Quarterfinals: Going the Distance

Posted in Event Coverage on December 31, 1969

By Brian David-Marshall

Brian David-Marshall is a New York–based game designer who has been involved with Magic since 1994, when he started organizing tournaments and ran a Manhattan game store. Since then, he has been a judge, a player, and one of the longest-tenured columnists on DailyMTG.com, as he enters his second decade writing for the site. He is also the Pro Tour Historian and one of the commentators for the Pro Tour.

This match-up is a classic that will determine which of these two players will have the right to continue fighting for a berth on the U.S. Nationals team. While you have almost certainly not heard of either of these players there is a long standing tradition of unknown players making the U.S. National team. The winner of this match will be one step closer to joining the likes of Justin Gary, Bob Maher, Eugene Harvey, and Paul Cheon as previously unknown National team members.

Carl Dillahay and Marsh Usary are both up and coming players, but only one of them will make the U.S. National team.

I spoke with Carl Dillahay last night about his quarterfinal match-up and he was pretty excited about bringing in his Dragon’s Claws. Both players tested the match-up extensively last night and both sides agreed that Dillahay was a favorite if he drew his Tarmogoyfs but that Usary had the ability to close ground quickly with a hasty Demigod of Revenge.

As the two players thoroughly shuffled their decks as per the judges instructions after the deck check. As they were going through their shuffling rituals the head judge came over and asked how the players planned to indicate the state of their Figure of Destinys. The players pointed to some six-sided dice and explained that they would use the pips of the dice to reflect the power/toughness of the Eventide card that made a strong showing in this Top 8.

The head judge was not satisfied with that and dispatched an underling to get D10s.

Usary shrugged, "I don’t really think it will be getting to 8 with our decks."

Game 1

Dillahay kept a hand with no first turn red source for his Figure of Destiny and led off with Mutavault into Fire-Lit Thicket. You know you are in for a quick match when Usary announced "Incinerate you," at the end of the second turn cycle. A suspended Rift Bolt and Mogg Fanatic were Dillahay’s plays on turn three, while Usary had Magus of the Moon.

Dillahay had no problem with that and sent the Rift Bolt at Usary’s dome – the Magus was actually fixing his mana. He played Figure of Destiny and pumped it to a 2/2. He also suspended his second Rift Bolt. Usary played Lash Out to take out the Kithkin on upkeep but missed on the clash and played Mogg Fanatic. The life totals were 12 to 13 in favor of Usary who lost his Magus of the Moon in a fight with the always pesky Mogg Fanatic.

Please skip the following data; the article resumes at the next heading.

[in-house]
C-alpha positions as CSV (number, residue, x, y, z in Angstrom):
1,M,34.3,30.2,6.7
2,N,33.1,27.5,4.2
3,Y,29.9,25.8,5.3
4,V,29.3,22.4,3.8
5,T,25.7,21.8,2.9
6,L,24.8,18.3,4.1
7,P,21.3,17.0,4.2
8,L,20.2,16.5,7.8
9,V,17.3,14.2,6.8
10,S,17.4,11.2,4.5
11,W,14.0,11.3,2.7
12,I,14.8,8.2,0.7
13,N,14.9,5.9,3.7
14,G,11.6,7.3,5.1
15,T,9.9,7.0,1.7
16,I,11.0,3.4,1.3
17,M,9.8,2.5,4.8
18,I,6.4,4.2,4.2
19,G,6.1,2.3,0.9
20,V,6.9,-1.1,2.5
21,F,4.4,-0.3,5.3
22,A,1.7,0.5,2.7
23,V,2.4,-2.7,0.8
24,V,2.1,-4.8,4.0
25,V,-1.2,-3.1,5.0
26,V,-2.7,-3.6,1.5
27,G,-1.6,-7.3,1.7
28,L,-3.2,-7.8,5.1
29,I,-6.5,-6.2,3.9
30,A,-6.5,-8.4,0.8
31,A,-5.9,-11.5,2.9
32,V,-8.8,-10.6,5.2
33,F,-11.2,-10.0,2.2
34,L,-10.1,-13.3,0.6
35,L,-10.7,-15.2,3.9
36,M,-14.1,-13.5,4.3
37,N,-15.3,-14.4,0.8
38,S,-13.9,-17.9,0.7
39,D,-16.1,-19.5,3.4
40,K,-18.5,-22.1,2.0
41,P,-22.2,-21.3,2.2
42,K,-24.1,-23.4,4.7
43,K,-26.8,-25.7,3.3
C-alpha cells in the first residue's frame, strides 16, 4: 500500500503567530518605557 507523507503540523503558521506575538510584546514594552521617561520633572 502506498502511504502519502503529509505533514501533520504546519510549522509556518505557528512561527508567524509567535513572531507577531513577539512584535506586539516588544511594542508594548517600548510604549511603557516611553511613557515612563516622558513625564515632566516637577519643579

That changed when Dillahay sent four points of Flame Javelin at his opponent

"How many cards do you have?" asked Usary who was now at 9 and looking at three cards in Dillahay’s grip. "That’s a lot of cards." He hoped for the best and aimed Incinerate and Shock and Shock at the Syracuse player but passed the turn laying a Ghitu Encampment and making no play.

Incinerate, Incinerate, and Shard Volley from Dillahay closed out the game.

Dillahay 1, Usary 0

While the two players shuffled through their sideboards Dillahay wondered how close he came to the edge. "If that Ghitu Encampment didn’t come into play tapped would it have been Demigod?"

Usary was hesitant to give away any information and just shrugged, "Mmmmm... it is hard to say."

"Will you tell me after the match?"

Usary nodded in agreement while finalizing his sideboard swaps. He took out his Magi and Shocks in favor of Sulfur Elementals and Dead // Gone. I did not get a chance to see Dillahay’s swaps but based in the enthusiasm he expressed about them last night I was certain his Dragon’s Claws went right in.

Game 2

Dillahay sighed deeply as he had to send two straight hands back in search of something manageable.

"One land or two land?" asked Usary.

"All land," answered Dillahay. "Which is rare for this deck, I only play 22. I think on the weekend I mulliganed maybe twice."

Usary led off with Blood Knight but there was no play from Dillahay who was sitting on a Tarfire for the Knight. Usary made another and added Figure of Destiny for good measure.

Usary’s hat says it all.Dillahay made a 3/4 Tarmogoyf and his own Gro-a-Kithkin. Usary smoked the Goyf with Flame Javelin and got in for two with Blood Knight. Dillahay came back across with a 2/2 Figure and Mutavault.

A 4- point counterattack from Usary left the life totals at 16 to 13 in the Team Shark Insurance player’s favor. When Dillahay tried to even things up, Dead//Gone took out Mutavault. Dillahay had to consider pumping his Figure but passed the turn instead. Dillahay fell to 9 on the next attack – both players were leery of committing mana to their Figures and when Dillahay played Flame Javelin at the end of the turn Usary thought about supersizing but passed instead. Dillahay only had one card in hand and passed the turn back.